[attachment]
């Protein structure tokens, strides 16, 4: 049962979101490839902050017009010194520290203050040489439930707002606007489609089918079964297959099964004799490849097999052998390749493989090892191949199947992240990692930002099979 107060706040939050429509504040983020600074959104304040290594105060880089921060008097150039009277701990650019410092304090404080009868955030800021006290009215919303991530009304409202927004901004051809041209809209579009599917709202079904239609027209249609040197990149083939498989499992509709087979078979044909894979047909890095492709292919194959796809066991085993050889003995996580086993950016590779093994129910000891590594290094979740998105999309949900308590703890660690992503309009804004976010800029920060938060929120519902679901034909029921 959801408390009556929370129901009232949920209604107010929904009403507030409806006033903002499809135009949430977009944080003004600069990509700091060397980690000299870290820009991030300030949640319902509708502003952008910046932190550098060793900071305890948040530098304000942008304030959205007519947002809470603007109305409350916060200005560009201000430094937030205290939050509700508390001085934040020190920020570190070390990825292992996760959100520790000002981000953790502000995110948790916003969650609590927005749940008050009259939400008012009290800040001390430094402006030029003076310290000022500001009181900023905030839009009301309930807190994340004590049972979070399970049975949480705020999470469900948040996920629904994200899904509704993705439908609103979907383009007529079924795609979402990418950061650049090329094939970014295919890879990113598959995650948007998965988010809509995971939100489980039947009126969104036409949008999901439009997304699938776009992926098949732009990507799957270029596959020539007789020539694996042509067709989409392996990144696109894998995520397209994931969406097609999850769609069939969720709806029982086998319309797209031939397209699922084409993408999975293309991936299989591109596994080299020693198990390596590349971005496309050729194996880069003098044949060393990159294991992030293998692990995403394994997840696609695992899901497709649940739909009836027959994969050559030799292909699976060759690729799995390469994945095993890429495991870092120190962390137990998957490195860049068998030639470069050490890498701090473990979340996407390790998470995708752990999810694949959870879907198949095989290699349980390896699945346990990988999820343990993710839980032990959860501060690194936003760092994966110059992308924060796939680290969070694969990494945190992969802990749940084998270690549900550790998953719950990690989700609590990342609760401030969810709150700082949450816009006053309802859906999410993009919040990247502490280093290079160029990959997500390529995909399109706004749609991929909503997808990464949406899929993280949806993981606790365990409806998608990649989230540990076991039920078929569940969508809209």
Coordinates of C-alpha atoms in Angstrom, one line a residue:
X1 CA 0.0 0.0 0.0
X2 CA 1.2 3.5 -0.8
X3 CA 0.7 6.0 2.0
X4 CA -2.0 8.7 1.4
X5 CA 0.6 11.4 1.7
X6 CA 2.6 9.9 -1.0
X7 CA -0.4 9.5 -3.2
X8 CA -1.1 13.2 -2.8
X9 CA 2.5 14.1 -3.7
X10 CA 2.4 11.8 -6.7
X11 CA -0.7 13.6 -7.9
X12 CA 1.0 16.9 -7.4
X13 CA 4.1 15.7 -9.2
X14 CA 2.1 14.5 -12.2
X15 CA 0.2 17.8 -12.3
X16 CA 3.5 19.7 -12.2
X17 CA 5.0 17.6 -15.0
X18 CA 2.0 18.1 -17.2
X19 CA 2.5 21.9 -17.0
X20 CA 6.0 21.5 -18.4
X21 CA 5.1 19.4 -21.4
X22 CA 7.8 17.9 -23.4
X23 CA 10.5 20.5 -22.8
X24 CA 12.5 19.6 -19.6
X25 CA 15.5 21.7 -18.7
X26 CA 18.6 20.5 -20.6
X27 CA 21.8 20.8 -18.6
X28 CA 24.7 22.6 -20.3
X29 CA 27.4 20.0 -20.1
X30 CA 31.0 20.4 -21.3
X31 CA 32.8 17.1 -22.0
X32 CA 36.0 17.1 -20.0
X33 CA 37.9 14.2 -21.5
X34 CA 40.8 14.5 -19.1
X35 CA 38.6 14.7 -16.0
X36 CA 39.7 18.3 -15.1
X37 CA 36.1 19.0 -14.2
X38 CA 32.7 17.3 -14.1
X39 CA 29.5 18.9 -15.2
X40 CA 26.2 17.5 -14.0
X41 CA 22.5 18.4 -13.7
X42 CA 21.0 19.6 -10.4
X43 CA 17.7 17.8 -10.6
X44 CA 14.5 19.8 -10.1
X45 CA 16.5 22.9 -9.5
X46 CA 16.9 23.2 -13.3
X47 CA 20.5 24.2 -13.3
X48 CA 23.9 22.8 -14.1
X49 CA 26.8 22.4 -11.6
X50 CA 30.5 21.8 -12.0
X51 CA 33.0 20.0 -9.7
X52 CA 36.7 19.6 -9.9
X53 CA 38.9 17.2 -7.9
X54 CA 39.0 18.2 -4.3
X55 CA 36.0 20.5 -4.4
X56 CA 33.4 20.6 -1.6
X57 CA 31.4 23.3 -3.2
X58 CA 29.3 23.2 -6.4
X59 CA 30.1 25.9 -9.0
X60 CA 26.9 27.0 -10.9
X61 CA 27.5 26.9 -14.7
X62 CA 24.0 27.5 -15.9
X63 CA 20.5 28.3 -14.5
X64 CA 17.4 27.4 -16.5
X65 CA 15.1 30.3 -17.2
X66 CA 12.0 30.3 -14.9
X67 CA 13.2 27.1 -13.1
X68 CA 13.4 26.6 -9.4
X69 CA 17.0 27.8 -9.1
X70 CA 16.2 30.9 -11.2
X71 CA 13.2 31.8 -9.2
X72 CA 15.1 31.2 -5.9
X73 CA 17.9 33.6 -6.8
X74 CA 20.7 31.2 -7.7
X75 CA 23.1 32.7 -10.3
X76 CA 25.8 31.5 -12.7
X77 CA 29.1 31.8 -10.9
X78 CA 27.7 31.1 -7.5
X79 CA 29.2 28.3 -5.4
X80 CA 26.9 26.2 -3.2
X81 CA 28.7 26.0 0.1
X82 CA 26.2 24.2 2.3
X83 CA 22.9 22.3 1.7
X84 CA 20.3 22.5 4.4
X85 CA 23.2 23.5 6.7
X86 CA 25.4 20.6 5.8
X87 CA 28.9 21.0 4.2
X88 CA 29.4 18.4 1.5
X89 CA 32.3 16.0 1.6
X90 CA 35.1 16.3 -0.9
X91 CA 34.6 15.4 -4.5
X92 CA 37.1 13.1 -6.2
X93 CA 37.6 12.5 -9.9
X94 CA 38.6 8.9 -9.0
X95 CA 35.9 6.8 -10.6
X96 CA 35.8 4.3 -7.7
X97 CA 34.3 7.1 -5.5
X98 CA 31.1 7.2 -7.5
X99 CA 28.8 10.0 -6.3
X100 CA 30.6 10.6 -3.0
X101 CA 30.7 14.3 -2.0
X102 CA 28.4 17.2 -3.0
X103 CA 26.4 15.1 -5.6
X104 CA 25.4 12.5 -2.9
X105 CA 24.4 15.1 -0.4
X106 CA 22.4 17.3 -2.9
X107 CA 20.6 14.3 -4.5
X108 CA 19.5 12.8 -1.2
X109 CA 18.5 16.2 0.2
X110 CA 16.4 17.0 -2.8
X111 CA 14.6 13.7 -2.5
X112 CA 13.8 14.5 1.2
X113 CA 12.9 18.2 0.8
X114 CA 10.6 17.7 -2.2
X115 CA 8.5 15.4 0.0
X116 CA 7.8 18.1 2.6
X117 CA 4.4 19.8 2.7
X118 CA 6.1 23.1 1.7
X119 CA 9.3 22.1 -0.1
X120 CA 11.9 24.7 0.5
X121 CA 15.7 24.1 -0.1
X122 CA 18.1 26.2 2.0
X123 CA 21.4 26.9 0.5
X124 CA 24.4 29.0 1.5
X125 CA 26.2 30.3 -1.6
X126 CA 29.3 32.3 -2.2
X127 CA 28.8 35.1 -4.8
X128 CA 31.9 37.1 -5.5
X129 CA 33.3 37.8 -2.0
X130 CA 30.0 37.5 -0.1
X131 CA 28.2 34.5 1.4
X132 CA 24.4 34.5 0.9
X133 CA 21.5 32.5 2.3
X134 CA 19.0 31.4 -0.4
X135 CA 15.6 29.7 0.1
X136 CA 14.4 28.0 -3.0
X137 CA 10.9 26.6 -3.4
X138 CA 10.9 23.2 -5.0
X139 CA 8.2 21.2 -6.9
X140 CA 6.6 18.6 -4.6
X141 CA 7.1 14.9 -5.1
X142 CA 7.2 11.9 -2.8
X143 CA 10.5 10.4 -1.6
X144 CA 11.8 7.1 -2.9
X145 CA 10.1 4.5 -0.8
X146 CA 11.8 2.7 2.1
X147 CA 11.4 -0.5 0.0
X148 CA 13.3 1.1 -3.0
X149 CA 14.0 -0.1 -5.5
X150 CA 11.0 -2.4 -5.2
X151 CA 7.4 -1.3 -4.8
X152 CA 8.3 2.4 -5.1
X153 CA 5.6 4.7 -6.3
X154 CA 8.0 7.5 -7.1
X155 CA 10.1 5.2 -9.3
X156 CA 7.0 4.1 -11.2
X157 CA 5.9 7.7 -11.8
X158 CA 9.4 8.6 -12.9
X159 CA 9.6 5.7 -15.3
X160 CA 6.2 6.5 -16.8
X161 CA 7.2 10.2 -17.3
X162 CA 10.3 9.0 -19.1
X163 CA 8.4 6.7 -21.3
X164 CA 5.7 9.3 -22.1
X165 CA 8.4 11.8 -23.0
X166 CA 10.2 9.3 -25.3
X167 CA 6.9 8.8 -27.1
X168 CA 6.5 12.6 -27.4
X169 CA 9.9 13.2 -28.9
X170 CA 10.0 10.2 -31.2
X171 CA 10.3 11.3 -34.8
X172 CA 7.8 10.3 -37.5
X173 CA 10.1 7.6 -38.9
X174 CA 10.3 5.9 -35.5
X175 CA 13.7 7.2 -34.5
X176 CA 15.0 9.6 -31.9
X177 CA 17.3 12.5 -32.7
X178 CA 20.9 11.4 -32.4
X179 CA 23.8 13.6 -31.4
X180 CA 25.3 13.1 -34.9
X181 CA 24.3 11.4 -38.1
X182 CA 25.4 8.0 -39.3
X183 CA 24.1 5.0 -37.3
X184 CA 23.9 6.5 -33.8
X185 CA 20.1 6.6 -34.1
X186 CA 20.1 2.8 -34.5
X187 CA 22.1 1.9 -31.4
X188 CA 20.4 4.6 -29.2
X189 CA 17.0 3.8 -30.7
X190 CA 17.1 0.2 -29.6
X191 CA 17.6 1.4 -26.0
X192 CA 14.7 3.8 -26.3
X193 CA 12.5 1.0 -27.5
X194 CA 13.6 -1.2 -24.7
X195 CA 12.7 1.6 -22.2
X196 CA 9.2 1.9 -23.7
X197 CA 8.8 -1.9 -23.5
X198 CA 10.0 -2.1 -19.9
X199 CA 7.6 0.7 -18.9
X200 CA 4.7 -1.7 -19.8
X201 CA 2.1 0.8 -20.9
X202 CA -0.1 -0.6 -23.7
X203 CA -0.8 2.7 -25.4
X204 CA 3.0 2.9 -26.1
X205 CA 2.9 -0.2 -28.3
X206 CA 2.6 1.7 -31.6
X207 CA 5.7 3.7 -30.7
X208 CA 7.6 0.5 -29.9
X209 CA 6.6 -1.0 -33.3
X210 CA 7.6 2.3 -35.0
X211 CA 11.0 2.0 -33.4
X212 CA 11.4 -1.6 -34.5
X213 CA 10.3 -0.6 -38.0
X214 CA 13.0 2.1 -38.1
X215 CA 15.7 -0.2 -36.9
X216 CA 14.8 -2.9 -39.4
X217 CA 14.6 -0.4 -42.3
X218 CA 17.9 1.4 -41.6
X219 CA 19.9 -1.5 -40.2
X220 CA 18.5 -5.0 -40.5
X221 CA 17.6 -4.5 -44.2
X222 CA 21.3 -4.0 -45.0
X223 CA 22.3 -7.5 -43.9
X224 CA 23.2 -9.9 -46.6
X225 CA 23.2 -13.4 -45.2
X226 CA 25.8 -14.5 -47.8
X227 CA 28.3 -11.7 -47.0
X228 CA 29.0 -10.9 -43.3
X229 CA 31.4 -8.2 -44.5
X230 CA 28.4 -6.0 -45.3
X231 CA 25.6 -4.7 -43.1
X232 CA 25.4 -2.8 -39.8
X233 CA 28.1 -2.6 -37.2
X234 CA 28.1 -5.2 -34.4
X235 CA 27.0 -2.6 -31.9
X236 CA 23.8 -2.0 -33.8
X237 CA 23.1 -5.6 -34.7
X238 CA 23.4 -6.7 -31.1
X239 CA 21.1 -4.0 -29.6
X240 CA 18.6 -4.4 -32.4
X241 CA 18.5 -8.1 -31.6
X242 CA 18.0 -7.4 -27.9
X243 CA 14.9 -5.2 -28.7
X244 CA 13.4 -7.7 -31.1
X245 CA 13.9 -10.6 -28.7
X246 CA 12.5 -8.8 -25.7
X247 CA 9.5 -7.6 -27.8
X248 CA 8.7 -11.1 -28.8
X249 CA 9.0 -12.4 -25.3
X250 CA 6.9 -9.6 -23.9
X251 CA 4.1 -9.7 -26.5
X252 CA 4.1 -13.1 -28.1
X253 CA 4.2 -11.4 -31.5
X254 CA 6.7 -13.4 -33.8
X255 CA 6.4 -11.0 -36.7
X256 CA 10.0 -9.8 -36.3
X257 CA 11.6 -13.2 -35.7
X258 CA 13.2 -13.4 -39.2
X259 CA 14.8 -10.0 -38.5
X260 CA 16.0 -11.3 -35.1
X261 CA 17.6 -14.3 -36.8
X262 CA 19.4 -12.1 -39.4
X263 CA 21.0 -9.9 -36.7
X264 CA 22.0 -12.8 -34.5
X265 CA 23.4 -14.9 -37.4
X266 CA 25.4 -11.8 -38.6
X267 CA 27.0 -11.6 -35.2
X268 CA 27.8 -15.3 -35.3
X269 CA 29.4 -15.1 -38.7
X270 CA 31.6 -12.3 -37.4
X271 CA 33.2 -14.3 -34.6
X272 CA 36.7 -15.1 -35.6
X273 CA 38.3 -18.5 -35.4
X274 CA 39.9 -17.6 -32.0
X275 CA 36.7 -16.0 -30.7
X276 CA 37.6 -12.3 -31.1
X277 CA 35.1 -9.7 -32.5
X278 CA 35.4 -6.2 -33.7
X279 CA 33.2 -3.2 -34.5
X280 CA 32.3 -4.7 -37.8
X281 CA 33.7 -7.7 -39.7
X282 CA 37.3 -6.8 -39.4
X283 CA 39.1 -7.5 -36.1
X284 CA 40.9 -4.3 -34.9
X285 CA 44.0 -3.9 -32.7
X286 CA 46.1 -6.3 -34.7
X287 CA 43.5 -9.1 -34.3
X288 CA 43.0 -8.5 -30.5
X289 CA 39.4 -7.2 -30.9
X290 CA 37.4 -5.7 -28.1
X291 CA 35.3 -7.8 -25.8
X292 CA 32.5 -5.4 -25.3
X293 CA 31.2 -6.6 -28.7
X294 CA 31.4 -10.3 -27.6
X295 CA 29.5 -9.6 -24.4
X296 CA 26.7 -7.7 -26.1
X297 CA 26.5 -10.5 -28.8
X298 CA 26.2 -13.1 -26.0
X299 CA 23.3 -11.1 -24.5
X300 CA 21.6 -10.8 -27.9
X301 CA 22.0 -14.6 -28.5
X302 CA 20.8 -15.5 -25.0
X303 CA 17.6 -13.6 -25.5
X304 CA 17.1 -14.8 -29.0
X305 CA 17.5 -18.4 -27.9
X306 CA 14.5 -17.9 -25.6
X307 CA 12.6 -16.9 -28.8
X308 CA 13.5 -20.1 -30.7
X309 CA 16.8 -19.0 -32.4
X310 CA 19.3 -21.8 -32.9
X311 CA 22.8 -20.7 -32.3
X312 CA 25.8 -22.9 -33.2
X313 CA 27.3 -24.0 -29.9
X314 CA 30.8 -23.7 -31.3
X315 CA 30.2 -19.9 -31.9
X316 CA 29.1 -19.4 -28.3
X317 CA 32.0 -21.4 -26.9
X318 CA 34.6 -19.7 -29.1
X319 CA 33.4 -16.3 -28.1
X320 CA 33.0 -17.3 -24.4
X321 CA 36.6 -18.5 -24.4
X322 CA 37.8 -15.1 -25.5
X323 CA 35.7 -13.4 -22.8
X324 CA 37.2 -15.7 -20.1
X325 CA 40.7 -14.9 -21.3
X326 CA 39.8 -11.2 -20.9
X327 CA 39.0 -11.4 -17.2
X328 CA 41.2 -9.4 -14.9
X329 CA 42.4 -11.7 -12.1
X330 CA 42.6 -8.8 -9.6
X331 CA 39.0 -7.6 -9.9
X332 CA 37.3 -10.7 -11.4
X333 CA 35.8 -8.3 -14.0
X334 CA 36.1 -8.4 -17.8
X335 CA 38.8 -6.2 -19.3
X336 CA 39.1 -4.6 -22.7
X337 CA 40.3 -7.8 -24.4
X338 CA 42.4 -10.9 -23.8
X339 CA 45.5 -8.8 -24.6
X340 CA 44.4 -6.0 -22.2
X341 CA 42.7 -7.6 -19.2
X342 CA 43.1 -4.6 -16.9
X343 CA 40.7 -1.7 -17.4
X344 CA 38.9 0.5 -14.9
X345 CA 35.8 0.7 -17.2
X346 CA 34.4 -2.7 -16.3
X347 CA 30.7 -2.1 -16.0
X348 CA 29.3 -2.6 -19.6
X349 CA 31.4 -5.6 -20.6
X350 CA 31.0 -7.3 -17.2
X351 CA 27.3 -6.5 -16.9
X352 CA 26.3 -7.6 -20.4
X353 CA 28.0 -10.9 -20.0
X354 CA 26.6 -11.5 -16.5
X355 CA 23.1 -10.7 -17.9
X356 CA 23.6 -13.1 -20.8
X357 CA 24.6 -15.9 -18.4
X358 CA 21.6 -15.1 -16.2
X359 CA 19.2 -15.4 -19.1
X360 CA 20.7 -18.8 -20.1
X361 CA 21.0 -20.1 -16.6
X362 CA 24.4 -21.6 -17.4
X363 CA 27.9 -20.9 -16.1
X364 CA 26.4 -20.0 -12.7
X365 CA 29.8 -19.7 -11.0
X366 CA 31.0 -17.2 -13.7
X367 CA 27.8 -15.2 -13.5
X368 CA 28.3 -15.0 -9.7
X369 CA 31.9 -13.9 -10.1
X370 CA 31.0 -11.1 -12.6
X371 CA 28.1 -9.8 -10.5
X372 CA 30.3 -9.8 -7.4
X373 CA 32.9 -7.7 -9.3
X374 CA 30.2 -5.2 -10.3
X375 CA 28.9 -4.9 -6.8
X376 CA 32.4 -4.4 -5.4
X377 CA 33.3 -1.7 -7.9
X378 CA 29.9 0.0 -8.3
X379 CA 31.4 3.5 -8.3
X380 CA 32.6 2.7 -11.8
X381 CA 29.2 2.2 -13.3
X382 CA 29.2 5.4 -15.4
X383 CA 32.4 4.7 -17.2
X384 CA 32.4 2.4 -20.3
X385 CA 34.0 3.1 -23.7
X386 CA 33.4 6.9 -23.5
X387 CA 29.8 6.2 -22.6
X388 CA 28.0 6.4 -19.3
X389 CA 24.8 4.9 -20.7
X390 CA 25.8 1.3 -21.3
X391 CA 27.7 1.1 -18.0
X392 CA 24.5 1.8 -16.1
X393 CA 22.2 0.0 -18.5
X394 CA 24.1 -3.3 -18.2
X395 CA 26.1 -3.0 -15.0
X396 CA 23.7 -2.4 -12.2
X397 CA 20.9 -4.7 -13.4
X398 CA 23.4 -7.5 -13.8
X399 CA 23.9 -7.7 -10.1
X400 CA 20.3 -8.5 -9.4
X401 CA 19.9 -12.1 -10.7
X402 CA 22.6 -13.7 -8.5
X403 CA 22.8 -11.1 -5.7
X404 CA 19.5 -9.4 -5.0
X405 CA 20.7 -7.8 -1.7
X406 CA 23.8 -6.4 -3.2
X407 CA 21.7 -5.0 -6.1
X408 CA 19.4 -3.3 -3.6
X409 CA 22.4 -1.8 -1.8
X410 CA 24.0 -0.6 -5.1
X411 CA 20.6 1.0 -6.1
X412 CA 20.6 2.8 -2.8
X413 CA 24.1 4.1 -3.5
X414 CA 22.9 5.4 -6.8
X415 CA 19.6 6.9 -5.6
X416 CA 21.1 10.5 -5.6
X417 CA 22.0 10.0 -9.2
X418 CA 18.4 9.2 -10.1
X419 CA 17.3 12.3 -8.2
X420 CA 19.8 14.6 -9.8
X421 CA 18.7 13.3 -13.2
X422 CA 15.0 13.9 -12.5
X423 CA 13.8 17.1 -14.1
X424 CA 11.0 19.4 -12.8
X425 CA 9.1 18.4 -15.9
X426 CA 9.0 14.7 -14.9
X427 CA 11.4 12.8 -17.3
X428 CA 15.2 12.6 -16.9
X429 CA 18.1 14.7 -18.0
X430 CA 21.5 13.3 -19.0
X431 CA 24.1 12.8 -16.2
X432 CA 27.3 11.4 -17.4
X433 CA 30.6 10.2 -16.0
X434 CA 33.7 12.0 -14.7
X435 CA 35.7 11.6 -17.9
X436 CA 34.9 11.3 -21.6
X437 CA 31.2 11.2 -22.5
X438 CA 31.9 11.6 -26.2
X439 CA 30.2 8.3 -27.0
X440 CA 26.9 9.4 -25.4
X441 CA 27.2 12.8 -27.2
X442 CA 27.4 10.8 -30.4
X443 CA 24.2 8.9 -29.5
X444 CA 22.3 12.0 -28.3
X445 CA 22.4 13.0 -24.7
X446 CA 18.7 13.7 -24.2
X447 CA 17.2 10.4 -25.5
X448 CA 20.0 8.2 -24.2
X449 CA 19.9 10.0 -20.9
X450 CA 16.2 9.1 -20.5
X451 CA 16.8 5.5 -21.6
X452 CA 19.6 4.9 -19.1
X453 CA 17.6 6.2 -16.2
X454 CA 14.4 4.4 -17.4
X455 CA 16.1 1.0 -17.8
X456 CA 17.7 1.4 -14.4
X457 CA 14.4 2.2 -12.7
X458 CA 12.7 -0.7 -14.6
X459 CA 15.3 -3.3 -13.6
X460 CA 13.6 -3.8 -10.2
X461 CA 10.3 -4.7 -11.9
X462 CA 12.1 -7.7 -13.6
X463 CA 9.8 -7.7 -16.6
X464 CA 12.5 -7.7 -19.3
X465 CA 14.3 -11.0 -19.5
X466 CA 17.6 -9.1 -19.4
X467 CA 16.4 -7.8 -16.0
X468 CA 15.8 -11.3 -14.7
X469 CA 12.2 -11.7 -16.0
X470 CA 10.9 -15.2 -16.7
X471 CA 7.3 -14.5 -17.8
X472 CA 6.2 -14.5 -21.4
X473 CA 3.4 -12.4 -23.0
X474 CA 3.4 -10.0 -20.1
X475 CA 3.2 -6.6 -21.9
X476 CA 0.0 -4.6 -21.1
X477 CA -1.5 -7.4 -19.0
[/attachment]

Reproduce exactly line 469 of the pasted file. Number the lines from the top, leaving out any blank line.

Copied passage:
X467 CA 16.4 -7.8 -16.0